make a string composed of multiple variables into a variable

this is what i was trying

set a to "a"
set a1 to "hi" -- this is the result i want the display dialog to give
set y to 1 as string
set a2 to (a & y)
display dialog a2


as the variable names are resolved at compile time, you cannot do that at runtime, and there is always a workaround

Agreed pasting together variable names, like you may do in a macro processor, like cpp, is an incredible bad idea in AppleScript, not only doesn’t it work, it would have been very expensive, if it did, with respect to processing time.

A much better approach in most cases, is to use a list.

set Greetings to {"Hi", "Hello", "Guten Tag"}

set a2 to item 1 of greettings

display dialog a2

@ nightfury2986:
Your sample script doesn’t exactly tell us what you want to achieve.
Concatenating multiple variables into a single text string is perfectly doable, with some caveats. So tell us what it is that you are trying to do.

As Stefan and McUsrII have said, you can’t use strings as variable labels and it’s usually neither necessary nor desirable to do so. However, if it’s the only way to do something, there are a couple of work-rounds provided you only use the “labels” as texts and don’t try to switch between them and real labels. Here’s one example:

local textualVariables

-- A script object to handle textual labels. It's assigned to a local variable at run time rather than being assigned a label when compiled so that it and its properties will be non-persistent across runs.
	property vars : return
	property vals : {}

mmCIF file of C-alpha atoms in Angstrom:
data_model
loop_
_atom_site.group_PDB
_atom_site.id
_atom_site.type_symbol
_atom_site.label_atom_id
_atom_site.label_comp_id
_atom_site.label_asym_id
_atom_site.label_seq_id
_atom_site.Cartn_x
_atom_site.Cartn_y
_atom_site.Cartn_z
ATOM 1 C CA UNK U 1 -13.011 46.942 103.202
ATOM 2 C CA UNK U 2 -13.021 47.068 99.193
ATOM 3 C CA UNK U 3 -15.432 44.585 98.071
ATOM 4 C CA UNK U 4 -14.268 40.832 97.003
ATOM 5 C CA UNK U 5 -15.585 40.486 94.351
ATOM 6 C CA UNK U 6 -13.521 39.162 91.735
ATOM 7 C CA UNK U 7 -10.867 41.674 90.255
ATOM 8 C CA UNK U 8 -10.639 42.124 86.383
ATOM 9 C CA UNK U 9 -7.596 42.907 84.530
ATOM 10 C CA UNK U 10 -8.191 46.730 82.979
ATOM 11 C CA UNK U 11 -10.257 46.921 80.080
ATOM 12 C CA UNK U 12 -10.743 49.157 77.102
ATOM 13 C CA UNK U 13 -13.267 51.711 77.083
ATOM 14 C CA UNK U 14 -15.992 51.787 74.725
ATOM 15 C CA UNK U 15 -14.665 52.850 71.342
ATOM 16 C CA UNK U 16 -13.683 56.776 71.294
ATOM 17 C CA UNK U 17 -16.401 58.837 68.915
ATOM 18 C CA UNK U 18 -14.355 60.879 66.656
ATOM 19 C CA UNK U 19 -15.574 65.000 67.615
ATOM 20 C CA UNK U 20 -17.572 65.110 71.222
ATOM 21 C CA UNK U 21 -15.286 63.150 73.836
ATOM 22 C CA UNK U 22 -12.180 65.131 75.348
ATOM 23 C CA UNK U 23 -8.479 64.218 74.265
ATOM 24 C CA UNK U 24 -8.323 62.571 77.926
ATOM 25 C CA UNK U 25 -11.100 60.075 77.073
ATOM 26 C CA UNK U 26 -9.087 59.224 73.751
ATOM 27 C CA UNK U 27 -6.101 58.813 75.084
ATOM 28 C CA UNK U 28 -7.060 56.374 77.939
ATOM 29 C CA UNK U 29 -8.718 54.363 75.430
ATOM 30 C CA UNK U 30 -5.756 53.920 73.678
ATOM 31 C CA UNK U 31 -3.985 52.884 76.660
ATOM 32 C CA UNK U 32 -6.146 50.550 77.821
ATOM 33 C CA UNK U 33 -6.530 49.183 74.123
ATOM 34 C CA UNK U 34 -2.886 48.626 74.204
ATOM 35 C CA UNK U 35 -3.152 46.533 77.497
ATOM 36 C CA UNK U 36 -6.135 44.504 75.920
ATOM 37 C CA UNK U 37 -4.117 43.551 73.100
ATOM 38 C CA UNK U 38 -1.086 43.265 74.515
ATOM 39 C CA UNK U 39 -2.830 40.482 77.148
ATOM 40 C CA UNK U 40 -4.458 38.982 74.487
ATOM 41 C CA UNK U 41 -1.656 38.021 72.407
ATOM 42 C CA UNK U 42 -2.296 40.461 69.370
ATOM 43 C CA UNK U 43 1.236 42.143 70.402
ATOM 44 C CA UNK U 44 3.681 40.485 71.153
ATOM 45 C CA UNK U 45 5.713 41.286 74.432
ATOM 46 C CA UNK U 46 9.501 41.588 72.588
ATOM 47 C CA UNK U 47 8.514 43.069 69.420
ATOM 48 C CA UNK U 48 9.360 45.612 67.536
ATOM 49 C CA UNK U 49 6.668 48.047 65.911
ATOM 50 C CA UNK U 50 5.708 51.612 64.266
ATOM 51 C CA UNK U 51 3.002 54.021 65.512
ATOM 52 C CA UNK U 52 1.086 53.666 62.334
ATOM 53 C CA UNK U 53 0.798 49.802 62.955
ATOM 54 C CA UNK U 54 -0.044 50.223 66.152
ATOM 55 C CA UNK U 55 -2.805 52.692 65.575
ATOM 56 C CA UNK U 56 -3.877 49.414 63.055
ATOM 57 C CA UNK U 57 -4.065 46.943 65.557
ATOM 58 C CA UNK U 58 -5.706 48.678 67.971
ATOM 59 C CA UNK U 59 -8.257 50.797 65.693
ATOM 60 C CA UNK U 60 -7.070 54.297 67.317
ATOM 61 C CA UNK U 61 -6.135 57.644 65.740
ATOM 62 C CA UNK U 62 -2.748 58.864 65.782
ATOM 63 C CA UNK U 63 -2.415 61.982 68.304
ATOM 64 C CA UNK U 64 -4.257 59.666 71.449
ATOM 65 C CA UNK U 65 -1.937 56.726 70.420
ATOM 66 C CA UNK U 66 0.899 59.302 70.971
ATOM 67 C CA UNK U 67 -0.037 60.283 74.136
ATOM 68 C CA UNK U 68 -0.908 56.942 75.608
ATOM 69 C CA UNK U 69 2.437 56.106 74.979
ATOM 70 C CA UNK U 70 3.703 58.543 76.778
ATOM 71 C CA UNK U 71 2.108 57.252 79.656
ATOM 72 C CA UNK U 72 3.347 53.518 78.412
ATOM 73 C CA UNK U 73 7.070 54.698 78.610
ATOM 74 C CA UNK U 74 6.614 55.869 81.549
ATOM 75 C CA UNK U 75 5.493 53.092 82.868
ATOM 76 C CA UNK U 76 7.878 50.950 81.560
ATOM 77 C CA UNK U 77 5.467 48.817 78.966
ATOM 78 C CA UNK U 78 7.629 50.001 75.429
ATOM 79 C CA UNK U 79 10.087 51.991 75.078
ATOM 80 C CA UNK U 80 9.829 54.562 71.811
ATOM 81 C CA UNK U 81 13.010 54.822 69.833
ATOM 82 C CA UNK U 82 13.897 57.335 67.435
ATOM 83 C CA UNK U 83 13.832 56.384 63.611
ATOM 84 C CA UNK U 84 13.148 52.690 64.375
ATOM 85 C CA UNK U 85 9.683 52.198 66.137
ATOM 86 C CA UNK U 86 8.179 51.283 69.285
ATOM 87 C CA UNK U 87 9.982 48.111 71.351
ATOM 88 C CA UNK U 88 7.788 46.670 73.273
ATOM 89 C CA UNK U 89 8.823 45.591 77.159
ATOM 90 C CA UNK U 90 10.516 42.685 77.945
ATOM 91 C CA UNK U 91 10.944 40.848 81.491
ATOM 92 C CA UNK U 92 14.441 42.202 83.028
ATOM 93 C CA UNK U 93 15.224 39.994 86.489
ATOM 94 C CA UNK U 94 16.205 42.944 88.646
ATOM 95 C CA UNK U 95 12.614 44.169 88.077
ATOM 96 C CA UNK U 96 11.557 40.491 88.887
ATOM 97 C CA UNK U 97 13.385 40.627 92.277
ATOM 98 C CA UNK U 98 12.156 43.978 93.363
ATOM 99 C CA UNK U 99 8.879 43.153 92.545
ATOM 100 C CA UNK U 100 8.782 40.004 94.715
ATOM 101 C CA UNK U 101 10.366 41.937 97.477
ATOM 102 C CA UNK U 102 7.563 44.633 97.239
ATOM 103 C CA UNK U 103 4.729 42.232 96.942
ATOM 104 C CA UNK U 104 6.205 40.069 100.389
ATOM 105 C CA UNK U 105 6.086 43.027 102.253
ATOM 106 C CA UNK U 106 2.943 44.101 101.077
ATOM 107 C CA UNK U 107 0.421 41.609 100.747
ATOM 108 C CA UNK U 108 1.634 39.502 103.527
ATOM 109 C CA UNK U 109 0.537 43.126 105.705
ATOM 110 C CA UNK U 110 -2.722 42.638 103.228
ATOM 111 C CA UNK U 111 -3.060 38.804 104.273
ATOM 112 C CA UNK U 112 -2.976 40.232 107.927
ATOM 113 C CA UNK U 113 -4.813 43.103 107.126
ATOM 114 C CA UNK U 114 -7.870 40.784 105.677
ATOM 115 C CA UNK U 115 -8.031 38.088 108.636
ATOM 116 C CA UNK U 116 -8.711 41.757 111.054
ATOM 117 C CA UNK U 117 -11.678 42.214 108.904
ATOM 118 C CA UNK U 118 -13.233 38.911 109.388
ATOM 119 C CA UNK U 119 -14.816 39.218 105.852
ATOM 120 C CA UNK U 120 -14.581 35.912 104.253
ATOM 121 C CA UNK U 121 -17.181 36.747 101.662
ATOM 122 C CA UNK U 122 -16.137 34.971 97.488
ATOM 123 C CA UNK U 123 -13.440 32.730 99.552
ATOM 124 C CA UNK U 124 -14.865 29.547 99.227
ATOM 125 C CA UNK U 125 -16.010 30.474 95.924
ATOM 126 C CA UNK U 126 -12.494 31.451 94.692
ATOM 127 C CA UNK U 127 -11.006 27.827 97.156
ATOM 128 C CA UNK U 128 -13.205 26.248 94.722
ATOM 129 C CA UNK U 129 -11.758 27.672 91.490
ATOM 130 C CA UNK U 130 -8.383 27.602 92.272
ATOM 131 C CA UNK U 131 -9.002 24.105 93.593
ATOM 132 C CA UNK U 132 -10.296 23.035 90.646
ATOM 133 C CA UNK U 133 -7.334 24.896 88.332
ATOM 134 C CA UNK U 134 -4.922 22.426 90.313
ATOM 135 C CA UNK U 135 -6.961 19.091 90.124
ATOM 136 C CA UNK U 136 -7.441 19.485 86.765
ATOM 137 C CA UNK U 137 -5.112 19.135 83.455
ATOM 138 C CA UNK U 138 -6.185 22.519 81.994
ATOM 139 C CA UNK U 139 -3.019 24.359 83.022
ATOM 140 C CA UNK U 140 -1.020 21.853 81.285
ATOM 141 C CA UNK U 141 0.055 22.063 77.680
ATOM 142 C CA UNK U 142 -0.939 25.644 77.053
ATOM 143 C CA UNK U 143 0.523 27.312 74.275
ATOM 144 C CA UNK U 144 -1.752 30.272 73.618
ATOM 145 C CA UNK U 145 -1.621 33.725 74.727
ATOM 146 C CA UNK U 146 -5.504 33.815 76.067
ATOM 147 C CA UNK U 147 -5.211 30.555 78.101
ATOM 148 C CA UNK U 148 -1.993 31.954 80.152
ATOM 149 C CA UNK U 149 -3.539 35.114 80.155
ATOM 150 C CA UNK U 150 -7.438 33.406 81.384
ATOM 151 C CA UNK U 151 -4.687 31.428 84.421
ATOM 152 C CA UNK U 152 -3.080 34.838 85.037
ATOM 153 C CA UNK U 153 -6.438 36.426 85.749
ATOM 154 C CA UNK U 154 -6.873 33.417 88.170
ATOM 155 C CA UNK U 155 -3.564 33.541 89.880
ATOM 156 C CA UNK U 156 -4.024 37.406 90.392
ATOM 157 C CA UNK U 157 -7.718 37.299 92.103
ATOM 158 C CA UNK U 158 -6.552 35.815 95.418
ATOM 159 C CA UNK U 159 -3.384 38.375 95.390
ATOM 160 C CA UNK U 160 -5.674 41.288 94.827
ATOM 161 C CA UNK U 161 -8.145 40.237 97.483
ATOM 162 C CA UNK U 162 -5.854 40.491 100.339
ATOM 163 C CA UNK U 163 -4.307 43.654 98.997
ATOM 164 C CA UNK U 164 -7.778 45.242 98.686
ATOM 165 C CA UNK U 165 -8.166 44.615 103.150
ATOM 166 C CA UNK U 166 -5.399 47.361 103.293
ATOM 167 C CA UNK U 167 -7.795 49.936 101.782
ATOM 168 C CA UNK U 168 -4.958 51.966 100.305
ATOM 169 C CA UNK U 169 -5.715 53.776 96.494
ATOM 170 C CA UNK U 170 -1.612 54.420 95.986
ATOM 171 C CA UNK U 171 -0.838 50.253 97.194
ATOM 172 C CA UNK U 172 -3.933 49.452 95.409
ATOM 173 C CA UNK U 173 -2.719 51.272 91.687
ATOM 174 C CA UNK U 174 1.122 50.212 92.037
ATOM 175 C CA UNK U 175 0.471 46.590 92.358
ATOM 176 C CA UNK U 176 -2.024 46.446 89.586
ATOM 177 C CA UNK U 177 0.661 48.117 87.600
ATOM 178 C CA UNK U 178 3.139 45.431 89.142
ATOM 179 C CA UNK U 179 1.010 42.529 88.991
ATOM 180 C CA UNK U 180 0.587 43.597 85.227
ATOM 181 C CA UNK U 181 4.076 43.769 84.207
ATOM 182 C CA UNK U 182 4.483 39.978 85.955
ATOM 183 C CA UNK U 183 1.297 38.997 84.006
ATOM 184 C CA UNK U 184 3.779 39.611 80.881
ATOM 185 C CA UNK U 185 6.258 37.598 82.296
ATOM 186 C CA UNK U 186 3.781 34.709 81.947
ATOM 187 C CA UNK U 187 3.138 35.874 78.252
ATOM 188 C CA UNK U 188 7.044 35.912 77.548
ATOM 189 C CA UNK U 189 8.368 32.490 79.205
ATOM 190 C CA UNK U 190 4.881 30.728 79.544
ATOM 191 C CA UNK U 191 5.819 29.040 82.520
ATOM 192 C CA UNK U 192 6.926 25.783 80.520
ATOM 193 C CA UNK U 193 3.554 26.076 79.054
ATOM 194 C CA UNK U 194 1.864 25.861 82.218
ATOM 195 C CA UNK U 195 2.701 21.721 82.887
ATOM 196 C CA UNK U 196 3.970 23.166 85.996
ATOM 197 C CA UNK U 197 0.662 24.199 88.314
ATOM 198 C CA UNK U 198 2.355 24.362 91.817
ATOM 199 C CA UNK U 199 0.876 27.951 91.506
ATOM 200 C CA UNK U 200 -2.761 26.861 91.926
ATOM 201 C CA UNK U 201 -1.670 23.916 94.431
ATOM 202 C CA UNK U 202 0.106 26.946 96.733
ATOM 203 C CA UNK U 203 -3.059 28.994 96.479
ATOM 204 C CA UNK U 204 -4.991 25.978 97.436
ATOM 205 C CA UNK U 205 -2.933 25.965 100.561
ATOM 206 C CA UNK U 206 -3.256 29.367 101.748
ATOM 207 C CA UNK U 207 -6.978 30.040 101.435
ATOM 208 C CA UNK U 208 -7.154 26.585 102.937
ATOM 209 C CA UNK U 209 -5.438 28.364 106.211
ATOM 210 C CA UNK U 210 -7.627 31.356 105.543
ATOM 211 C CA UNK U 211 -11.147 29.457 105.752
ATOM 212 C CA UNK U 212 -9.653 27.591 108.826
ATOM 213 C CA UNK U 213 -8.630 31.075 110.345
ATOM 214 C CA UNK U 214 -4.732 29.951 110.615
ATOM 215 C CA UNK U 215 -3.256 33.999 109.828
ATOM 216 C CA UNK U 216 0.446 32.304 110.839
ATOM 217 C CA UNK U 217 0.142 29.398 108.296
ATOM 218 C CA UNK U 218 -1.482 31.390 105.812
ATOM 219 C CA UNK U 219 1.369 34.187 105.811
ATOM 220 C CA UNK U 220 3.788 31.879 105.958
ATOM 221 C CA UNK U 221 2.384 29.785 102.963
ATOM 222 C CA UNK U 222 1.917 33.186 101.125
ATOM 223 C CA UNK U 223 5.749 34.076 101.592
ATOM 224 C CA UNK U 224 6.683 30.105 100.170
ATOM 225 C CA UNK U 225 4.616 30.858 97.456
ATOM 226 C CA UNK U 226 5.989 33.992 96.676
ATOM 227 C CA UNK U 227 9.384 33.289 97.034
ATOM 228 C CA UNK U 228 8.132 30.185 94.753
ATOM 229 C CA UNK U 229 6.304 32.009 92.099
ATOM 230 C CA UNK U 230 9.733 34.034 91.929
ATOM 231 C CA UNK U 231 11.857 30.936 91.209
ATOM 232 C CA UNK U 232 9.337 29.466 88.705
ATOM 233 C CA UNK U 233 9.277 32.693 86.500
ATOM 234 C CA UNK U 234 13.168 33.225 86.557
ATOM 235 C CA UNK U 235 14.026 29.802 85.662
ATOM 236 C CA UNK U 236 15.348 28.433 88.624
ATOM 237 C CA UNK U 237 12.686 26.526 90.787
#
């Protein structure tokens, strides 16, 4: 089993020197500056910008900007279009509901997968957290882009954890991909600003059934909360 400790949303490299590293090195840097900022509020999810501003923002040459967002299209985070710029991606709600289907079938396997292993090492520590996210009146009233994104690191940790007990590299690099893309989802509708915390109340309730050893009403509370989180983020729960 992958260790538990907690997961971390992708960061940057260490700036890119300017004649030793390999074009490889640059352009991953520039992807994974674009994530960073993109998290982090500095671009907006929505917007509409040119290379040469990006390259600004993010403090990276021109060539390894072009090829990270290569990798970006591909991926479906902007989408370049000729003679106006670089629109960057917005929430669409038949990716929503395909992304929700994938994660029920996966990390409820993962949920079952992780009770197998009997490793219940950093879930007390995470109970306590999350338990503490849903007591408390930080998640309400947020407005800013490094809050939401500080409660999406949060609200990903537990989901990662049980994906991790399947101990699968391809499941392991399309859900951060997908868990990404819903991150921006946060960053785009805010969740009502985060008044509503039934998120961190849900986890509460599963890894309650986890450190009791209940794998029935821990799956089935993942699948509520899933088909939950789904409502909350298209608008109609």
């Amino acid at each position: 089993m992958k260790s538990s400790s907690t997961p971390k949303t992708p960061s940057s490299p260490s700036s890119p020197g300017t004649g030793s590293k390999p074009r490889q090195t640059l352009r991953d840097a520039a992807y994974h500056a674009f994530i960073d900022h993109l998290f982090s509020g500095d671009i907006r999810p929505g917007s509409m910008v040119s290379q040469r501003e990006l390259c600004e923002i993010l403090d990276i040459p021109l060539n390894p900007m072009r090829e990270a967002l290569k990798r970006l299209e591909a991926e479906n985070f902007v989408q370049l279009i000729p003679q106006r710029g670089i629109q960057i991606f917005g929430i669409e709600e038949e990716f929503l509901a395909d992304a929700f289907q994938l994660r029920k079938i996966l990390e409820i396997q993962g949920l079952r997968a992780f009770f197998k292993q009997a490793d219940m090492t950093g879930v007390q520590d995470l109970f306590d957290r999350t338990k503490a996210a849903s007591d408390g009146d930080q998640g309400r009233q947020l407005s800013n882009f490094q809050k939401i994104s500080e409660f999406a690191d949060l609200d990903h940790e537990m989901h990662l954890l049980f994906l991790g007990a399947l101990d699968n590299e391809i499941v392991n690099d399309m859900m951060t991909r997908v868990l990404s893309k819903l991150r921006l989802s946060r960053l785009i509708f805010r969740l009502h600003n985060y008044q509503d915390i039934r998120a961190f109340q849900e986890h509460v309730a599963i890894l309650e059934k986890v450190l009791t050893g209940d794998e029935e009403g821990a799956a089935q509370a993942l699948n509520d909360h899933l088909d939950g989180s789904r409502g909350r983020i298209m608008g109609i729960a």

on setVar(var, val)
		set |key| to return & var & return
		if (vars contains |key|) then
			set item getOffset(|key|) of my vals to val
			set vars to vars & text 2 thru -1 of |key|
			set end of my vals to val
		end if
	end setVar
	on getVar(var)
		set |key| to return & var & return
		if (vars contains |key|) then
			return item getOffset(|key|) of my vals
			error "textualVariables: the variable \"" & var & "\" isn't defined."
		end if
	end getVar
	on getOffset(|key|)
		set astid to AppleScript's text item delimiters
		set AppleScript's text item delimiters to |key|
		set p to (count paragraphs of text item 1 of vars)
		set AppleScript's text item delimiters to astid
		-- Special case when |key| is the first text item.
		if (p is 0) then set p to 1
		return p
	end getOffset
end script
set textualVariables to result

-- Set up a few "variables" with textual labels.
tell textualVariables to setVar("a0", {{a:"Text", b:2, c:{1, 2, 3}}, true, current date, Wednesday, January, list})
tell textualVariables to setVar("a1", "Hi")
tell textualVariables to setVar("a2", "Lo")

-- Now fool around with them in various ways.
set a to "a"
set y to 1
tell textualVariables
	display dialog getVar(a & y)
	setVar("a1", "aardvark")
	display dialog getVar(a & y)
end tell

set y to 2
tell textualVariables to display dialog getVar(a & y)

set y to 0
tell textualVariables to return getVar(a & y)


That’s a rather shlonky map/associative list/dictionary/etc implementation. (I’ve done somewhat better ones in the past, but even those weren’t great so I’m not going to bother posting them here.) The quickest, cheapest option would just be to use Cocoa’s NSMutableDictionary class via AppleScript-ObjC [1]:

use framework "Foundation"

set myDict to current application's NSMutableDictionary's dictionary()

myDict's setObject:"Hi" forKey:"a"
myDict's setObject:"Hello" forKey:"b"
myDict's setObject:"Guten Tag" forKey:"c"

(myDict's objectForKey:"b") as anything
--> "Hello"

[1] Caveat the usual issues in crossing that bridge, of course. But if you’re only dealing with basic types (i.e. most values other than references, which are a bit janky around ASOC, I think) and unless you know your CS algorithms and how to navigate the various horrors of the AppleScript runtime, then it’s easily the least painful of the possible options.

Hello haas.

You may be right in everything you wrote, you’ll still have to give Nigel creds for ingenuity, concerning the practical solution. I’ll give him 5 stars out of five for that one, the script, is not copied from some text book example, but is a product of imagination, and as such has a value of it’s own, at least for some of us.

We started off with trying to concatenate two pieces of a variable name together to form one, and we didn’t see the forest for the trees. At least I did, maybe Nigel just had fun.